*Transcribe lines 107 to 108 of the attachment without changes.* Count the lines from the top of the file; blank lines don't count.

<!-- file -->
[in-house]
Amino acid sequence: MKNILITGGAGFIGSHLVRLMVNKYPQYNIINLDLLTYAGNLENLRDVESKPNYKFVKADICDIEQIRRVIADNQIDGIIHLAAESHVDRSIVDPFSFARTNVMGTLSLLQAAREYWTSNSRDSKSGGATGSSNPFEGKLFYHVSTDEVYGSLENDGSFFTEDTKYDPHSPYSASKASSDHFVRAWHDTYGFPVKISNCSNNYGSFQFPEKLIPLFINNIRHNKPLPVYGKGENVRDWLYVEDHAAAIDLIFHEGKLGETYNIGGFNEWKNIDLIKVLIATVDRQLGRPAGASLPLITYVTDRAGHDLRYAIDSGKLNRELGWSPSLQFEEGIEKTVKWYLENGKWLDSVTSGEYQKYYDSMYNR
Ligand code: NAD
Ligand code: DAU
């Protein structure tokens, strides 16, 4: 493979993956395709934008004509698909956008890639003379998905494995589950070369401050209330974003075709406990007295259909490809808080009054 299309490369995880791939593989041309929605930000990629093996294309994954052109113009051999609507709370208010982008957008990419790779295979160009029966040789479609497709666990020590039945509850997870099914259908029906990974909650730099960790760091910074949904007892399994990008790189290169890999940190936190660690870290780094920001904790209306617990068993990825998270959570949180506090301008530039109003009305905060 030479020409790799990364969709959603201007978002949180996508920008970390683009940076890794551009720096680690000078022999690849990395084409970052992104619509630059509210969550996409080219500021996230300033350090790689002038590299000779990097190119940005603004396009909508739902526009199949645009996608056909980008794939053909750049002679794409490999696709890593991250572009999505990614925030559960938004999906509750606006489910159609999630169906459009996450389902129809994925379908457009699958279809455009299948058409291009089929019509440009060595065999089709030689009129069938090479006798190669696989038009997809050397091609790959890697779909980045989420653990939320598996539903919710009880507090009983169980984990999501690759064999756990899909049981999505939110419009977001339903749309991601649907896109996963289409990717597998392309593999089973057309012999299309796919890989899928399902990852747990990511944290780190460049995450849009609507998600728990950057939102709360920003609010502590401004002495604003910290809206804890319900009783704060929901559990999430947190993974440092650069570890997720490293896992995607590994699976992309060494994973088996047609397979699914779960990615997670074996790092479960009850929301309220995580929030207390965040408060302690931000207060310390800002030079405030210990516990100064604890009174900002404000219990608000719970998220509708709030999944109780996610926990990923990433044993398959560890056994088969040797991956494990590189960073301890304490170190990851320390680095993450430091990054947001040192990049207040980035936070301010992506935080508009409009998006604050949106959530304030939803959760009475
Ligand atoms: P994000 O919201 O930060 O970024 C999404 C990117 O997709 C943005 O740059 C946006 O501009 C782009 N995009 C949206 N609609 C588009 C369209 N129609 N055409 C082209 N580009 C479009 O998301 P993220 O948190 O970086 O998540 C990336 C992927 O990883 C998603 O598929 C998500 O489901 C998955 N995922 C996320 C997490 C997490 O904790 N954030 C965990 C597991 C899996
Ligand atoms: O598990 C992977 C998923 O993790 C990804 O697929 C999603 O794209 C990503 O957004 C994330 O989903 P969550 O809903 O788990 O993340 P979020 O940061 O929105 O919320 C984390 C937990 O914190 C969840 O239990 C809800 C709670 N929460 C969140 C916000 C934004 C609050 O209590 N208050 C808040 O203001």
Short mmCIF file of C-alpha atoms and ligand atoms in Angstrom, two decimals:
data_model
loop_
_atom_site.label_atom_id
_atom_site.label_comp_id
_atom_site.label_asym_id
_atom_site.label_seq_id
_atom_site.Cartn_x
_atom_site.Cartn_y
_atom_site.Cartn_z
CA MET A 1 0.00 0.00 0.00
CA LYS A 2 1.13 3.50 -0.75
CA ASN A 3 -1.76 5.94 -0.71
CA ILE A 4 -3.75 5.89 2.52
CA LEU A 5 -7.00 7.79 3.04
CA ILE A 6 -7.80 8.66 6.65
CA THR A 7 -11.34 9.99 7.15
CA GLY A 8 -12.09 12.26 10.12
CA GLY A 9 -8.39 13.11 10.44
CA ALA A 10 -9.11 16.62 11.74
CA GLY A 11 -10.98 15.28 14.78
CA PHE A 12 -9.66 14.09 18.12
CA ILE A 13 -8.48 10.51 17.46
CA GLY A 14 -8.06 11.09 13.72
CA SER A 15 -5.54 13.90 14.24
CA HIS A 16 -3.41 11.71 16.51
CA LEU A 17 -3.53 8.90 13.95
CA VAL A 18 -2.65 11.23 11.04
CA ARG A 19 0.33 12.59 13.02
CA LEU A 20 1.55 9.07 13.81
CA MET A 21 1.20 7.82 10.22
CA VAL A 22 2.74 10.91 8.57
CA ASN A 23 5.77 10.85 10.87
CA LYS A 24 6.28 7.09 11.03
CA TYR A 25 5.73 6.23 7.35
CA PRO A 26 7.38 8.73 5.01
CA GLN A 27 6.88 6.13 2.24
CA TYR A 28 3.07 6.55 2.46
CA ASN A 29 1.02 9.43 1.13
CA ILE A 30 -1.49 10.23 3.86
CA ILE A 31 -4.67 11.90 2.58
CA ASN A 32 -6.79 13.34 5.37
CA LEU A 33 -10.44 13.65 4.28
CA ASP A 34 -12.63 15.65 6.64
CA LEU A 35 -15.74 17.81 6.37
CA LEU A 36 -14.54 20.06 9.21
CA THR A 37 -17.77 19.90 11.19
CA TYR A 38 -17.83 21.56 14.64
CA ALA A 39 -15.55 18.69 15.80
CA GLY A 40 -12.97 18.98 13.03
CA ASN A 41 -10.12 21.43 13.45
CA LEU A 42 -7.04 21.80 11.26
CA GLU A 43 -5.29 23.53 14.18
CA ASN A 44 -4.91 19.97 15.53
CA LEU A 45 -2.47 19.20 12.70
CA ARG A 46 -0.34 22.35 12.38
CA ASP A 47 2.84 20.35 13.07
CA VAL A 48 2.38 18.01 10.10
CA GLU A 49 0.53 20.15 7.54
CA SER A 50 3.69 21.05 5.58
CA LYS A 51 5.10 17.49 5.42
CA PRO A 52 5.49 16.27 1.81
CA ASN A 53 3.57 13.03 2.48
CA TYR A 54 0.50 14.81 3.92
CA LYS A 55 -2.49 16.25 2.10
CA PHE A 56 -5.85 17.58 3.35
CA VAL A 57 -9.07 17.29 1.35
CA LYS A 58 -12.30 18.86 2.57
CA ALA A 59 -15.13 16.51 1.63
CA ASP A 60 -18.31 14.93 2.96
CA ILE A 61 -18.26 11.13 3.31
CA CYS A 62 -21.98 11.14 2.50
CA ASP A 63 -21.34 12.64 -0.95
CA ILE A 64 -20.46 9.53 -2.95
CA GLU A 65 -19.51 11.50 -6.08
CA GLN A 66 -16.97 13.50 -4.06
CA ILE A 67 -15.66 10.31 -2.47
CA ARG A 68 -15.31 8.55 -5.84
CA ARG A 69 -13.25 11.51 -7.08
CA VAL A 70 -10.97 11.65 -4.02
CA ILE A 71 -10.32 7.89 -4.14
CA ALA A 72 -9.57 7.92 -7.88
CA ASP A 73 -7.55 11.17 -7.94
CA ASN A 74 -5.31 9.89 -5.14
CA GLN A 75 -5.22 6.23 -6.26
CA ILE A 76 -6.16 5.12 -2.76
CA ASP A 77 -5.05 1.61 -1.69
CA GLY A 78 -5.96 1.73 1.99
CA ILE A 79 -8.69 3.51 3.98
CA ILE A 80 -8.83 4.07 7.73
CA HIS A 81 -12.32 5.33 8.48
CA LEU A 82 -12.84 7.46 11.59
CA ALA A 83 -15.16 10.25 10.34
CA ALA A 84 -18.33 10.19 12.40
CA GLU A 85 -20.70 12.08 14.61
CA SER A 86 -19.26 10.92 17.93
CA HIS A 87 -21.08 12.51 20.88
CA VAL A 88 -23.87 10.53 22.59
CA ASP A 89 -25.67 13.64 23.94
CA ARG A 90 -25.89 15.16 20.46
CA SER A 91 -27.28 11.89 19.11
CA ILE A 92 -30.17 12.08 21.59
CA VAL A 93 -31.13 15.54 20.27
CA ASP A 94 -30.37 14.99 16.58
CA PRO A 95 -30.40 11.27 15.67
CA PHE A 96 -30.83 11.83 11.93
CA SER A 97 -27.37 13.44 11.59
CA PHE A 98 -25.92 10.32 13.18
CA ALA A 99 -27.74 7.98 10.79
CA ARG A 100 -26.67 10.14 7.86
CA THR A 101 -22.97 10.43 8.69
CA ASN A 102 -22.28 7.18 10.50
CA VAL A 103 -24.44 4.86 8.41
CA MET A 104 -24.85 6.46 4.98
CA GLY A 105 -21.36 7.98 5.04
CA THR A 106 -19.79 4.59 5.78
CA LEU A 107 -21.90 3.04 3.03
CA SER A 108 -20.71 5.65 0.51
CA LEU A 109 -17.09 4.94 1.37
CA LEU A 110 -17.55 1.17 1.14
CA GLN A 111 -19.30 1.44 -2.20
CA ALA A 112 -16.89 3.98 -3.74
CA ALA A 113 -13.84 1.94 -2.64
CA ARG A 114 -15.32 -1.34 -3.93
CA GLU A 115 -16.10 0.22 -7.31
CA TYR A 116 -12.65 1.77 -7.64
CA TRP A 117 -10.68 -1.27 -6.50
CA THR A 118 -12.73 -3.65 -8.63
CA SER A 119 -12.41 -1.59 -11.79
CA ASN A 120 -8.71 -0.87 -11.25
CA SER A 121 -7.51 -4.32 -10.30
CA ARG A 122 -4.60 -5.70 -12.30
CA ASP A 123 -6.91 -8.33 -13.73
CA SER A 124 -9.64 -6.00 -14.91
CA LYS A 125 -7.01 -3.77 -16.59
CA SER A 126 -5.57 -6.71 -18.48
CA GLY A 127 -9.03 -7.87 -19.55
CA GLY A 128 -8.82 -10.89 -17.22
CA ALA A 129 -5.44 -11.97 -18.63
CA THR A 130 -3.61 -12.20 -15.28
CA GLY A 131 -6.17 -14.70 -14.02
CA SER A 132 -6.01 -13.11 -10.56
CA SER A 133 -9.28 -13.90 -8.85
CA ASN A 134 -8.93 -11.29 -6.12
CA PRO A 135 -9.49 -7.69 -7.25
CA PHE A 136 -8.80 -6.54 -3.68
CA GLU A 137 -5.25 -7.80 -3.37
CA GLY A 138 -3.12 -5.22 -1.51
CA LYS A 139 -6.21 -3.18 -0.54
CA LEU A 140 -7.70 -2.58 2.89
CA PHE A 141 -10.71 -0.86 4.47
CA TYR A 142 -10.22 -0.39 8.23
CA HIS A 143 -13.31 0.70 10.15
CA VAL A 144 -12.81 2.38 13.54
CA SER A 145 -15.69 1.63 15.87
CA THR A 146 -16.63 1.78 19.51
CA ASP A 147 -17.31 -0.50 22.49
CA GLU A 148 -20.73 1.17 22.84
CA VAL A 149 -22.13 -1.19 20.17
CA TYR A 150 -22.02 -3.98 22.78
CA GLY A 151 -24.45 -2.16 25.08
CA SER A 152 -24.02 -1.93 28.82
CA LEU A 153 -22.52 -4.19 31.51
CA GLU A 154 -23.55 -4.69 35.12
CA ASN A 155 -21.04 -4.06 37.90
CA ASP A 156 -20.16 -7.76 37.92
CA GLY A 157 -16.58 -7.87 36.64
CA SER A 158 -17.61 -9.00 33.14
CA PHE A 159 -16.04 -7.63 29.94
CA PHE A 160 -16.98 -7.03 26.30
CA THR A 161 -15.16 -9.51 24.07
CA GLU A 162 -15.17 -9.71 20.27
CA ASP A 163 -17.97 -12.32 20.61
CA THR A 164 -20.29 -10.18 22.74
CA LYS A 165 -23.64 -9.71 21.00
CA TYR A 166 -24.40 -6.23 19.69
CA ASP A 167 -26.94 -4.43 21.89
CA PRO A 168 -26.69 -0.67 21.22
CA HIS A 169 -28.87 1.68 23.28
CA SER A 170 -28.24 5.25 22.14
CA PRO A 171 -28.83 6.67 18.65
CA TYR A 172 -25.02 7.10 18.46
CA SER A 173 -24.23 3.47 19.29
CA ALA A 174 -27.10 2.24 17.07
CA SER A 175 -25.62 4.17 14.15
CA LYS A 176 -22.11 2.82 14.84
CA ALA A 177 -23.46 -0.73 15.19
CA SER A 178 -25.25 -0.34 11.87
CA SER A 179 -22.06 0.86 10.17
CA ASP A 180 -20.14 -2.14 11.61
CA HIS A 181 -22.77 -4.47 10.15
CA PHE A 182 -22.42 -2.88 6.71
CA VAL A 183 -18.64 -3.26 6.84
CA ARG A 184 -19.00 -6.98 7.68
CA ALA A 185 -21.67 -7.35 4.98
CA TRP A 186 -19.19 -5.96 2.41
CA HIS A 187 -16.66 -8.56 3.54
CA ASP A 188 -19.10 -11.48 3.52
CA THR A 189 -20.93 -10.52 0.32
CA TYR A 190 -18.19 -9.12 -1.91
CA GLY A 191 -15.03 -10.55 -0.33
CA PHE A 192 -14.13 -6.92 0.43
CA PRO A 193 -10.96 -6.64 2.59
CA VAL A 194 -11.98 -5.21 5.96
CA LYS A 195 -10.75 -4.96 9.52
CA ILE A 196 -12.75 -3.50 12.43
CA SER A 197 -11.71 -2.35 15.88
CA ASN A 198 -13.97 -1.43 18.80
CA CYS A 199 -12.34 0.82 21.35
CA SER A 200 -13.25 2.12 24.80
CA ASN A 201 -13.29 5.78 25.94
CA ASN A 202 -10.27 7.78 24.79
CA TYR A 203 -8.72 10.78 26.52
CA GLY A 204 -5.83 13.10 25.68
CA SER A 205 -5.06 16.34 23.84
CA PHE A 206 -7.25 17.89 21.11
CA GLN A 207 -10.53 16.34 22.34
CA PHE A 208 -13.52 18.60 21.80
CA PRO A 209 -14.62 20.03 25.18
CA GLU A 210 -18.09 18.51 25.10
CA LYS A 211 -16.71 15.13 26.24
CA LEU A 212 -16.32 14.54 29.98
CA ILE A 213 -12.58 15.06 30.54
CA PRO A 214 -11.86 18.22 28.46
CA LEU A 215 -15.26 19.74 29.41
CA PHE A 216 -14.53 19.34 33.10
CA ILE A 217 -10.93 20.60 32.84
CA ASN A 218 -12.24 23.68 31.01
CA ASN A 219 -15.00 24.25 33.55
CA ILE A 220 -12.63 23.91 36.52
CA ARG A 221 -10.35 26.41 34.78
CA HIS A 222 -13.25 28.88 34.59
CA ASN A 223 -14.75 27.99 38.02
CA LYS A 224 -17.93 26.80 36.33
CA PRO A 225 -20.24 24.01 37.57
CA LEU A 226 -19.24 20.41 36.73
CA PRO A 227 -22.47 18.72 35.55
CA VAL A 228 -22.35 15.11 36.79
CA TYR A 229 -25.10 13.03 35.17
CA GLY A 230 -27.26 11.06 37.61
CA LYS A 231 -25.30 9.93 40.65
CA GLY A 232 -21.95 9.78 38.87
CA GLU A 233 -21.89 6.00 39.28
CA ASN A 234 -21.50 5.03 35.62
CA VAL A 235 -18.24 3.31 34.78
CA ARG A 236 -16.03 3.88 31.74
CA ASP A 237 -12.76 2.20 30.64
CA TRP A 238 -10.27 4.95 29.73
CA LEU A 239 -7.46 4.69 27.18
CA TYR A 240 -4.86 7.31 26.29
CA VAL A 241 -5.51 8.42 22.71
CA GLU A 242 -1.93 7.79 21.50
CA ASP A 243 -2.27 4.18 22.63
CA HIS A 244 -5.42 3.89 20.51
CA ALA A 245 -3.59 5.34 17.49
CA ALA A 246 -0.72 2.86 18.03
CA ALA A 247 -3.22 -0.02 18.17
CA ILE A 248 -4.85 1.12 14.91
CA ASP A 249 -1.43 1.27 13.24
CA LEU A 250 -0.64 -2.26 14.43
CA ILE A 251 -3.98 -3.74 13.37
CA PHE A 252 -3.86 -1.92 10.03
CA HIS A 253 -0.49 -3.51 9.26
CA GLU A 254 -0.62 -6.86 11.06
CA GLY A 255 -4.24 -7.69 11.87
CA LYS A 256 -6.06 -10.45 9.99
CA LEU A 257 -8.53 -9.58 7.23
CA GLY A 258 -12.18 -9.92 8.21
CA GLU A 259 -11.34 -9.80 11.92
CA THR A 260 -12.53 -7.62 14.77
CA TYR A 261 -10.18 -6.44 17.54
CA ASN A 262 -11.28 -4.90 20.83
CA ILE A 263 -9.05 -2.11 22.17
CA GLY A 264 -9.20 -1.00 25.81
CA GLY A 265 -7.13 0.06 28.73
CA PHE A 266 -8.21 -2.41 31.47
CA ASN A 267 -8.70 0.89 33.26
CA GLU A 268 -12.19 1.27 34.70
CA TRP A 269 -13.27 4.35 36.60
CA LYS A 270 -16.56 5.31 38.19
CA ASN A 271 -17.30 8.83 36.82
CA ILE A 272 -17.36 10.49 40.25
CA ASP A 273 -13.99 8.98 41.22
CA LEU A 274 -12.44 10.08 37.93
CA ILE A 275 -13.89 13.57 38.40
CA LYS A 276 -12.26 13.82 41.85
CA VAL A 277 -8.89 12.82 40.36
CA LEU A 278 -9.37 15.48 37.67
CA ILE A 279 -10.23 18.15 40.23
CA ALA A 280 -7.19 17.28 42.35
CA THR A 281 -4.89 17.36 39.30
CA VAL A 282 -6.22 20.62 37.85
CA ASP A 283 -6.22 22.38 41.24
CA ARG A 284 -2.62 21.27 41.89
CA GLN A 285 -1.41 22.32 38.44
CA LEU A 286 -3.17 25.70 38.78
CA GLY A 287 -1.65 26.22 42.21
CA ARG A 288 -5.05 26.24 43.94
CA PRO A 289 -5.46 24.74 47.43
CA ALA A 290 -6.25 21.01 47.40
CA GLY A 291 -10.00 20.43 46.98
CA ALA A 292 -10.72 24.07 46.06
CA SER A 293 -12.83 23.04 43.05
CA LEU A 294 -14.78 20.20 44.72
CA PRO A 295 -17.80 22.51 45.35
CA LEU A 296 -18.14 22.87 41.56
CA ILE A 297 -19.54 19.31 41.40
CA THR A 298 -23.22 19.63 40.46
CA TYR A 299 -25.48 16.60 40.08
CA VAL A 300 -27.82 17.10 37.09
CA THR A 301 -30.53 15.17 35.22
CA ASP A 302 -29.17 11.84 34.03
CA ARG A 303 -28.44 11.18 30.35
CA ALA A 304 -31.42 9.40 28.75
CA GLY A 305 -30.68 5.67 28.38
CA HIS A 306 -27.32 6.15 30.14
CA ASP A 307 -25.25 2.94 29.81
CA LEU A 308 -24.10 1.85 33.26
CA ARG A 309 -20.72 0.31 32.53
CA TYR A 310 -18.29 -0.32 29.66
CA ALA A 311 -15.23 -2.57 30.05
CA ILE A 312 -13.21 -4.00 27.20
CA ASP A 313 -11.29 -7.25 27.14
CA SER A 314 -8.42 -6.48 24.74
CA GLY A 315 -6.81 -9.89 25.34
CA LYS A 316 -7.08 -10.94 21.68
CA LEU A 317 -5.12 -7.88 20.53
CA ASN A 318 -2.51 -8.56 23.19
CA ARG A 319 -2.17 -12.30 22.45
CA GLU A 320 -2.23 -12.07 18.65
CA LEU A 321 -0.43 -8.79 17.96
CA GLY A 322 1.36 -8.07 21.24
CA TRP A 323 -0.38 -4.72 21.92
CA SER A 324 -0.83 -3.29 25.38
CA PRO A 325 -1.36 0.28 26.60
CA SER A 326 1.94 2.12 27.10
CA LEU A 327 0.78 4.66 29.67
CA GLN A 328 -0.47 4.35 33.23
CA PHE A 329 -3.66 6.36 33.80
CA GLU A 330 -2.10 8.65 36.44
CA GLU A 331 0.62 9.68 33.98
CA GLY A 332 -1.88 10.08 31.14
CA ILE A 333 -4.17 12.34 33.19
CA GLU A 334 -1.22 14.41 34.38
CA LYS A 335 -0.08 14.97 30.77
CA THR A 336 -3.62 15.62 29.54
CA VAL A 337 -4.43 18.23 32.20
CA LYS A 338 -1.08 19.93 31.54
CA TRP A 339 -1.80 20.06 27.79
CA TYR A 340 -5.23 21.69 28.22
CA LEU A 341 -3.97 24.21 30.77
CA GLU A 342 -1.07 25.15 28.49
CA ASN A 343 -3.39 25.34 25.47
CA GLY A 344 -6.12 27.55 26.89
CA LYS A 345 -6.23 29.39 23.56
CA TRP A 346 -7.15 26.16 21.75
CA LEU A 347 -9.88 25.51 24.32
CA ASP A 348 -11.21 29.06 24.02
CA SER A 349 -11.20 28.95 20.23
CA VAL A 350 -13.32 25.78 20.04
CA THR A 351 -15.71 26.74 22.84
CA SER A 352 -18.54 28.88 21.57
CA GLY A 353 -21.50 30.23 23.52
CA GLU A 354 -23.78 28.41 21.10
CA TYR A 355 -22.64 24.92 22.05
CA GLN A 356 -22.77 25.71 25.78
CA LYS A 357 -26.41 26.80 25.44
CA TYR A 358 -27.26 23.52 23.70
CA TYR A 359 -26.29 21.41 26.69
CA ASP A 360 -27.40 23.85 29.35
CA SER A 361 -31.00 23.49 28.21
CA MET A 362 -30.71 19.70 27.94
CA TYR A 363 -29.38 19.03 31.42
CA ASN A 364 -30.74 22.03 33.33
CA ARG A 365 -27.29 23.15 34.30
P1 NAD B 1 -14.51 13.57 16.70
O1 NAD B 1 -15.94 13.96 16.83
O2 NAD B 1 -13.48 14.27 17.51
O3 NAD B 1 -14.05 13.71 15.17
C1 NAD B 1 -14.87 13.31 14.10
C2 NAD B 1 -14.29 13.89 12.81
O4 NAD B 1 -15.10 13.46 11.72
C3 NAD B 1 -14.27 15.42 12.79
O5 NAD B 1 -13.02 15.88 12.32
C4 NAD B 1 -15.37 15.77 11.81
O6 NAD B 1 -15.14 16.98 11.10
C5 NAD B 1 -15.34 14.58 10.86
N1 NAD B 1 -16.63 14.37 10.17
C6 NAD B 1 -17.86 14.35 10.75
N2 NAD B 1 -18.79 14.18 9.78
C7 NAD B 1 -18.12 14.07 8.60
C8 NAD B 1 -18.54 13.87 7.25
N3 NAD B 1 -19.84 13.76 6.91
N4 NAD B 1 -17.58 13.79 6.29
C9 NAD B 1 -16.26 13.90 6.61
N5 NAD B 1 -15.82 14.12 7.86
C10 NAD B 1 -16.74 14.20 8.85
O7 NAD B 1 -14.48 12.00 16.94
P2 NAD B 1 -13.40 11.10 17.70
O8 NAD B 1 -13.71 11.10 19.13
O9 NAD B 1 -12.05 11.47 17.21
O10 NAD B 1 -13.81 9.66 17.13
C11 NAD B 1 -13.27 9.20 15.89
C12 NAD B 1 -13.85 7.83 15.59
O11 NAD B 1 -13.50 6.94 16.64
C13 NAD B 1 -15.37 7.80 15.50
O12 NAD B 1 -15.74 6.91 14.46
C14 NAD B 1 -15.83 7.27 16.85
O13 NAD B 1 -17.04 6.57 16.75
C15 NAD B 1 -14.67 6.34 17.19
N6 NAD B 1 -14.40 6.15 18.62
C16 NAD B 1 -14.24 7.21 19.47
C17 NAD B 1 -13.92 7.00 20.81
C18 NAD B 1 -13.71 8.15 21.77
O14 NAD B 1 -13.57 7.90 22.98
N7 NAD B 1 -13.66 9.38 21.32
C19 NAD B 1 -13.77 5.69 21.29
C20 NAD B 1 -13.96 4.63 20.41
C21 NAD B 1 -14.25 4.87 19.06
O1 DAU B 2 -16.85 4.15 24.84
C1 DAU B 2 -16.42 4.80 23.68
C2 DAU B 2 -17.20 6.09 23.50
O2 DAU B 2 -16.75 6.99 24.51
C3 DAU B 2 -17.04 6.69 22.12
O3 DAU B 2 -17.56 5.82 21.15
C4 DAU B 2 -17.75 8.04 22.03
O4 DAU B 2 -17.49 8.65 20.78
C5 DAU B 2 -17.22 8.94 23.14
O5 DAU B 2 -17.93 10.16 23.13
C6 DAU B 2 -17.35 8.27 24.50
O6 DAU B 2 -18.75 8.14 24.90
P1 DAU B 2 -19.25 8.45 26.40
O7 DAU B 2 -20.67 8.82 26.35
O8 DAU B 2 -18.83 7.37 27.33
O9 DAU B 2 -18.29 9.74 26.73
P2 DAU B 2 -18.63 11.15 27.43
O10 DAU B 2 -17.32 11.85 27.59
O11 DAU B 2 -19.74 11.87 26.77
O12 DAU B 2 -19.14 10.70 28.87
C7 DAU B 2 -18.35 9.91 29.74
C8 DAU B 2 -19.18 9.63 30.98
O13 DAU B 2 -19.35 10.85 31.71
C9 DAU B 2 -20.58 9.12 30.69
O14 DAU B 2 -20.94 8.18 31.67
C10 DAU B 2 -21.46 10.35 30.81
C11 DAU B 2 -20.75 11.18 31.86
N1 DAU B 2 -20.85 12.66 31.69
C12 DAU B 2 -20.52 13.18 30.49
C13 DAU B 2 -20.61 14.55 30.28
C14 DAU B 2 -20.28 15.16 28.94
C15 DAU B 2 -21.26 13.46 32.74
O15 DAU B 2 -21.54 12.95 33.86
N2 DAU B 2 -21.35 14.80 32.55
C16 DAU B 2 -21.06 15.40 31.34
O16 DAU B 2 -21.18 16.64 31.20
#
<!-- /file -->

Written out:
CA ARG A 90 -25.89 15.16 20.46
CA SER A 91 -27.28 11.89 19.11